A South Korean team has won DARPA‘s Robotic Challenge Finals, besting US rivals and taking home $2m after demonstrating its disaster-response ‘bot. The robot, DRC-HUBO, beat out 22 other teams, each rising to the US government agency’s challenge to create a machine able to enter hazardous areas – such as the radioactive zone left by the Fukushima nuclear explosion in 2011 – and carry out tasks that would normally demand human dexterity.
Some of those challenges might seem straightforward – the robots were required to demonstrate their ability to drive alone and then exit a vehicle, to walk through rubble and climb stairs, and to trip circuit breakers and turn valves – but they demand a significant leap in abilities from a robot.
Twelve teams from the US and eleven international teams – from Japan, Germany, Italy, Republic of Korea, and Hong Kong – brought their robots to Pomona, California this weekend to be put through their paces.
Team Kaist of Daejeon, Republic of Korea, took first prize. DRC-HUBO has been in development since 2002, upgraded last year with stronger joint motors, new walking algorithms, and stronger hands. Although usually it stands around 5’11 tall, the 176 pound robot can also kneel down onto wheels and trundle around for faster mobility.
Taking second place was Running Man, developed by Team IHMC Robotics of Pensacola, Fla. and scooping $1m of DARPA cash.
Its robot, otherwise known as Atlas from Boston Dynamics, underwent a significant overhaul for the challenge, though still lost its footing on more than one occasion.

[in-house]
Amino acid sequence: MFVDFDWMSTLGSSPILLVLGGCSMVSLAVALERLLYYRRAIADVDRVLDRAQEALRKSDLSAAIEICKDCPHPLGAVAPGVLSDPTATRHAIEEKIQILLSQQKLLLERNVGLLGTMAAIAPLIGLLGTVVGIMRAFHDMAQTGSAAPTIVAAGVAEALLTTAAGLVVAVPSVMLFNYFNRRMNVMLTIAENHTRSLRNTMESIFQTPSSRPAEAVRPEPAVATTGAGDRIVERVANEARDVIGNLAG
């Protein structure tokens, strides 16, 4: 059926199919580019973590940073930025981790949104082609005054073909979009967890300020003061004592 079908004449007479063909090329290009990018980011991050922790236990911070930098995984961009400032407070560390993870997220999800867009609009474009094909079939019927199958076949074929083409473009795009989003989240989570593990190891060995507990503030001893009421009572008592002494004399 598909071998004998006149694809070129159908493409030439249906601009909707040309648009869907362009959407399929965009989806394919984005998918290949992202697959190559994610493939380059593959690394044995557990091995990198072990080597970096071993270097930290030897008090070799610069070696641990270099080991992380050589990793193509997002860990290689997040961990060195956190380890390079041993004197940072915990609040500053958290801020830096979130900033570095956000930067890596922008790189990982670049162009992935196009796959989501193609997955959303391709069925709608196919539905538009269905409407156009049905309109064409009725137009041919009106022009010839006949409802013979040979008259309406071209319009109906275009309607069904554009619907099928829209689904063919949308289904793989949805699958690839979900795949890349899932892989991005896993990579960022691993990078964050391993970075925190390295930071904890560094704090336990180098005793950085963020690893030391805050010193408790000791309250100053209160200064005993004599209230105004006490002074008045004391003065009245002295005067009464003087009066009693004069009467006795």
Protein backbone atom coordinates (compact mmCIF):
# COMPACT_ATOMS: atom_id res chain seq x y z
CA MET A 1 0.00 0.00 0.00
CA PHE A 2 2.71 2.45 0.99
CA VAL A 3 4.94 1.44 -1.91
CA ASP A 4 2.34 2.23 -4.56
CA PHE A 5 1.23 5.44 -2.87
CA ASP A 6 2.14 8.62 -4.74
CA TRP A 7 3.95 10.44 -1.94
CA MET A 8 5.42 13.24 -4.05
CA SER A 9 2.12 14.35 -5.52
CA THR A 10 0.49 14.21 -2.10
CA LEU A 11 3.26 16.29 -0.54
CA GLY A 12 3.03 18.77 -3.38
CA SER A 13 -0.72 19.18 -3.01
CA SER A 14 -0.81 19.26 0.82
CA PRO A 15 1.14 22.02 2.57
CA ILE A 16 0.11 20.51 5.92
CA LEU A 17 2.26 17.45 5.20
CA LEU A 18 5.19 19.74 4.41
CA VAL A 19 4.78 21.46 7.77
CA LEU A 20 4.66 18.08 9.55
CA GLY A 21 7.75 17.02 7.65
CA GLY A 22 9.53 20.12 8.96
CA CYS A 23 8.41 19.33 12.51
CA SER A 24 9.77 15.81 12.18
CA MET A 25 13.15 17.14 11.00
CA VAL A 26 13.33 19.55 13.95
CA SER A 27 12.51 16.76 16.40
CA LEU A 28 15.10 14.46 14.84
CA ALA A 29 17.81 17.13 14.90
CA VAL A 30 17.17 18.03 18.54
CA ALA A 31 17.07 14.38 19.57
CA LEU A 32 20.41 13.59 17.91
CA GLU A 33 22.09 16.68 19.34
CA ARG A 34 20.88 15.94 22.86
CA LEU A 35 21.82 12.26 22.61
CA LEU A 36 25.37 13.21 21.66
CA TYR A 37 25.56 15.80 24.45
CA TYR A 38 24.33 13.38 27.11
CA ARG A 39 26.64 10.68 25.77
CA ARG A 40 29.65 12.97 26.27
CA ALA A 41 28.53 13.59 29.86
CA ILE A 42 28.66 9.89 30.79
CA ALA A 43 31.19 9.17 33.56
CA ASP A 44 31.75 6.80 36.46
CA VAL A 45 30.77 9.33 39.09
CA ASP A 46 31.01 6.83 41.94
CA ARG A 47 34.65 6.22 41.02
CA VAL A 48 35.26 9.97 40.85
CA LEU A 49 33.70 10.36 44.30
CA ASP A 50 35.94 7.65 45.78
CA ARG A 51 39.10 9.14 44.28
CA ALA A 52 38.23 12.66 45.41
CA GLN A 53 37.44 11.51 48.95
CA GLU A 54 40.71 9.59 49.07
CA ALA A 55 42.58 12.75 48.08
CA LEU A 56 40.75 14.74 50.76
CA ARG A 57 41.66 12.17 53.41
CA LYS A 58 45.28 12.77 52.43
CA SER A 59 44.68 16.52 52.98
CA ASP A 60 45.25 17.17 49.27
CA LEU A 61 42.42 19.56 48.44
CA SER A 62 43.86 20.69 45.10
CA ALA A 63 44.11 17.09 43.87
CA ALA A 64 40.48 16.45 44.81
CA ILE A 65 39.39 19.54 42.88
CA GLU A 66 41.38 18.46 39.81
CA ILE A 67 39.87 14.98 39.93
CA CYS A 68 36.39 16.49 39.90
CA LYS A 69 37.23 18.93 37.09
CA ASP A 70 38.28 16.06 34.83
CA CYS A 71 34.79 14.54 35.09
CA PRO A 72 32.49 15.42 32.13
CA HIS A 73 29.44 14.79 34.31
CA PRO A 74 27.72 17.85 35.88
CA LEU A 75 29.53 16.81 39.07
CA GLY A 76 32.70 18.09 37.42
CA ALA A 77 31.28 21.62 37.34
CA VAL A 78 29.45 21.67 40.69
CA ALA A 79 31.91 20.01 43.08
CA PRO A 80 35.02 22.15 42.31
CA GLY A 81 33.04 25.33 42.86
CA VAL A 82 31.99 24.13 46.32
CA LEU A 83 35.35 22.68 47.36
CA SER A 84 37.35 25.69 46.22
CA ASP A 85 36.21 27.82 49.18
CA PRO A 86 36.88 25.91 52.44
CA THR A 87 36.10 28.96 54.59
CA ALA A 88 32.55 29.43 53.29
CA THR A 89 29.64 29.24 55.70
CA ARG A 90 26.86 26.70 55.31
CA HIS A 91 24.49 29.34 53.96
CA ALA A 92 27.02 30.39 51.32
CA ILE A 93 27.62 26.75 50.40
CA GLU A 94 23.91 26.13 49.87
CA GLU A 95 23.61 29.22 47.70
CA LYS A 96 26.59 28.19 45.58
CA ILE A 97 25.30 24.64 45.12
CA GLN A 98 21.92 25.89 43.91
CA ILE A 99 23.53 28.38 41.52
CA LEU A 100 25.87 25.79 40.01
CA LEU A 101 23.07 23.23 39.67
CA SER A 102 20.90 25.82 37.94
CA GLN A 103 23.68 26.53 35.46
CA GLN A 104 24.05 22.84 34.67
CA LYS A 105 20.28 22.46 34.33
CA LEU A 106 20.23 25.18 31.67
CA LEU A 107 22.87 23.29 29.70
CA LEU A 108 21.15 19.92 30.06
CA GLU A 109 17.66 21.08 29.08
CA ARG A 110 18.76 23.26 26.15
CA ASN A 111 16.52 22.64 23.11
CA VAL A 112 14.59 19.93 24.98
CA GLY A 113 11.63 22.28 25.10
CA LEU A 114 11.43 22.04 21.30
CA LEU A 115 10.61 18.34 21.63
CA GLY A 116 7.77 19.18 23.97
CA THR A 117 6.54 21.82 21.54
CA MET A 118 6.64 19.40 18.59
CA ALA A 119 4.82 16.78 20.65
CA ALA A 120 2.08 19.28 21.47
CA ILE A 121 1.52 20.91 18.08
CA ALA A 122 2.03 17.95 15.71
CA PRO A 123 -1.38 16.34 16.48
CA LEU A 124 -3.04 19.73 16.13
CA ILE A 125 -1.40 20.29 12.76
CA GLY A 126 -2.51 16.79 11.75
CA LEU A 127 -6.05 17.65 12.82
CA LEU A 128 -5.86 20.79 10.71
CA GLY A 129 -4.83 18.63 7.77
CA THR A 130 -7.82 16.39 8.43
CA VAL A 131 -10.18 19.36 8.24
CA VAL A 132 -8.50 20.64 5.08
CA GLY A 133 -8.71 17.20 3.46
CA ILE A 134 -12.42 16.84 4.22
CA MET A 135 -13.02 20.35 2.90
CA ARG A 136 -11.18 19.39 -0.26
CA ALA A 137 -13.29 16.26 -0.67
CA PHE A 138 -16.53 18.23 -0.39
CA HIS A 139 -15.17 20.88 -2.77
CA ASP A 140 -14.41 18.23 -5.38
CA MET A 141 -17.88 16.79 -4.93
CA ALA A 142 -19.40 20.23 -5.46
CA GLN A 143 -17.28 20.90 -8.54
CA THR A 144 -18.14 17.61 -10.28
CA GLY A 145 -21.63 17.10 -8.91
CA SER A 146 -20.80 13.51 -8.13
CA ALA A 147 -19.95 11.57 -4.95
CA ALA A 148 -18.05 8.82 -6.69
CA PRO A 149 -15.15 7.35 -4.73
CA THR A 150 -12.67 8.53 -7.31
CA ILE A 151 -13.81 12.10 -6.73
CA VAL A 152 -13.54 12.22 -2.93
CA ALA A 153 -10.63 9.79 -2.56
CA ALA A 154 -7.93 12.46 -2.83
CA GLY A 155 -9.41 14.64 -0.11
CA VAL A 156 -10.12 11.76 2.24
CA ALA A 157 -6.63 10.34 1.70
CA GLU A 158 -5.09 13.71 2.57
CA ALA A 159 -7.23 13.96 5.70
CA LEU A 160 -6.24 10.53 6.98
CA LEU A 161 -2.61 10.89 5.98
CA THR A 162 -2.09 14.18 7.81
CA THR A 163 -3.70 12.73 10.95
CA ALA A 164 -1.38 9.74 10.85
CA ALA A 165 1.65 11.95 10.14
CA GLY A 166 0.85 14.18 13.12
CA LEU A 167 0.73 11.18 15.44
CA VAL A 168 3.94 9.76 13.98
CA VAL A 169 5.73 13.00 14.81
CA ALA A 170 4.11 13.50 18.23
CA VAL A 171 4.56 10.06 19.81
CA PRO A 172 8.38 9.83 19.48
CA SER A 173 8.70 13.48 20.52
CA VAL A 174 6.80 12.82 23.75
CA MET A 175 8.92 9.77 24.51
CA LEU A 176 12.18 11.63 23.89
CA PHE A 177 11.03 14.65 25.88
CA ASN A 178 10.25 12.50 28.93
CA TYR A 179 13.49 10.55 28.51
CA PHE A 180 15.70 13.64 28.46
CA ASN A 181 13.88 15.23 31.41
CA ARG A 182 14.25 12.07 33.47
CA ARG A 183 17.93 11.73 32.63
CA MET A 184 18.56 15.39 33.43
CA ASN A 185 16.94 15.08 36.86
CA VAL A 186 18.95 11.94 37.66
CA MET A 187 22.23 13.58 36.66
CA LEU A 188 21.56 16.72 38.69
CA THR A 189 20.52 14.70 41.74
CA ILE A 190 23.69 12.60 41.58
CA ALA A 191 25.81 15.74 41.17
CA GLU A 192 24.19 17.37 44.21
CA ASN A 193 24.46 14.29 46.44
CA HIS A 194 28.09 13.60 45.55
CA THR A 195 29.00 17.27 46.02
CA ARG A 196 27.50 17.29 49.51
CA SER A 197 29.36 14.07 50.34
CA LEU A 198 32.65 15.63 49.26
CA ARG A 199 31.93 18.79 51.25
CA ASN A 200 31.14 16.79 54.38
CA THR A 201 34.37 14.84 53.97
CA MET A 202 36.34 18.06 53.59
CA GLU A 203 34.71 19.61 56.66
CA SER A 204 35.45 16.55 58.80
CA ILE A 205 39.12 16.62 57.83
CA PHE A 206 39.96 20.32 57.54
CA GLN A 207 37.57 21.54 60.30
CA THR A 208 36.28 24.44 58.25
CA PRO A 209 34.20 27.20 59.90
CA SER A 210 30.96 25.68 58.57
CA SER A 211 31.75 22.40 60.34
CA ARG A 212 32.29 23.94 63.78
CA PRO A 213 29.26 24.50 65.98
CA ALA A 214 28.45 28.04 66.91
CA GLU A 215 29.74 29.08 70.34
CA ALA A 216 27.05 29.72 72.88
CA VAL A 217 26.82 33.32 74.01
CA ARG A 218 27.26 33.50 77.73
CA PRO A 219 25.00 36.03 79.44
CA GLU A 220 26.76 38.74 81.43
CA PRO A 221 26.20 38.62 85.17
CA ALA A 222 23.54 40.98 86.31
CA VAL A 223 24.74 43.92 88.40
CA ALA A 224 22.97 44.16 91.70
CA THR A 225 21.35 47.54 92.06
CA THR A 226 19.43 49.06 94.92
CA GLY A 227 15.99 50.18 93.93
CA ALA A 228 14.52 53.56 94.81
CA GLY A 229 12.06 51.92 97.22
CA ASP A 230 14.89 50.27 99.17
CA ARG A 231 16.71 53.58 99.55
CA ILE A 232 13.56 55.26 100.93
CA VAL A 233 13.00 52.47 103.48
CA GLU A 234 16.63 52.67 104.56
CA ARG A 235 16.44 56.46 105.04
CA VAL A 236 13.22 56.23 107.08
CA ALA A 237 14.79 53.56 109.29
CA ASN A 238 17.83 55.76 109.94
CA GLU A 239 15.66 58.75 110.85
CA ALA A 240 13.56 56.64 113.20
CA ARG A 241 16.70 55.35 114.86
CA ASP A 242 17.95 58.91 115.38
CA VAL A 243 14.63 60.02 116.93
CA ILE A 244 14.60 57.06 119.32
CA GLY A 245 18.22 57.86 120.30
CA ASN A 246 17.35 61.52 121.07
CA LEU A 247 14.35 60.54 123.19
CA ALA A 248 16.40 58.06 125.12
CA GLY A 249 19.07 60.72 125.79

As for third place, and the $500k prize, that was taken by CHIMP and its creators, Tartan Rescue of Pittsburgh.
Integrating tank tracks into its limbs mean CHIMP can roll across uneven terrain and then stand up to operate equipment, open doors, or secure valves.
While it’s obviously a disappointment to the other teams, the real winners may well be the human first-responders called out to future disasters.
DARPA’s goal is a humanoid sidekick able to venture out into unfamiliar and potentially dangerous terrain, using a combination of remote control and onboard smarts to intelligently read and react to conditions that could be fatal to flesh & blood colleagues.
While impressive, though, the robots will require a little more work over the coming years before they’re entirely ready for deployment, as DARPA’s blooper roll of robo-tumbles below proves.
SOURCE The Robotics Challenge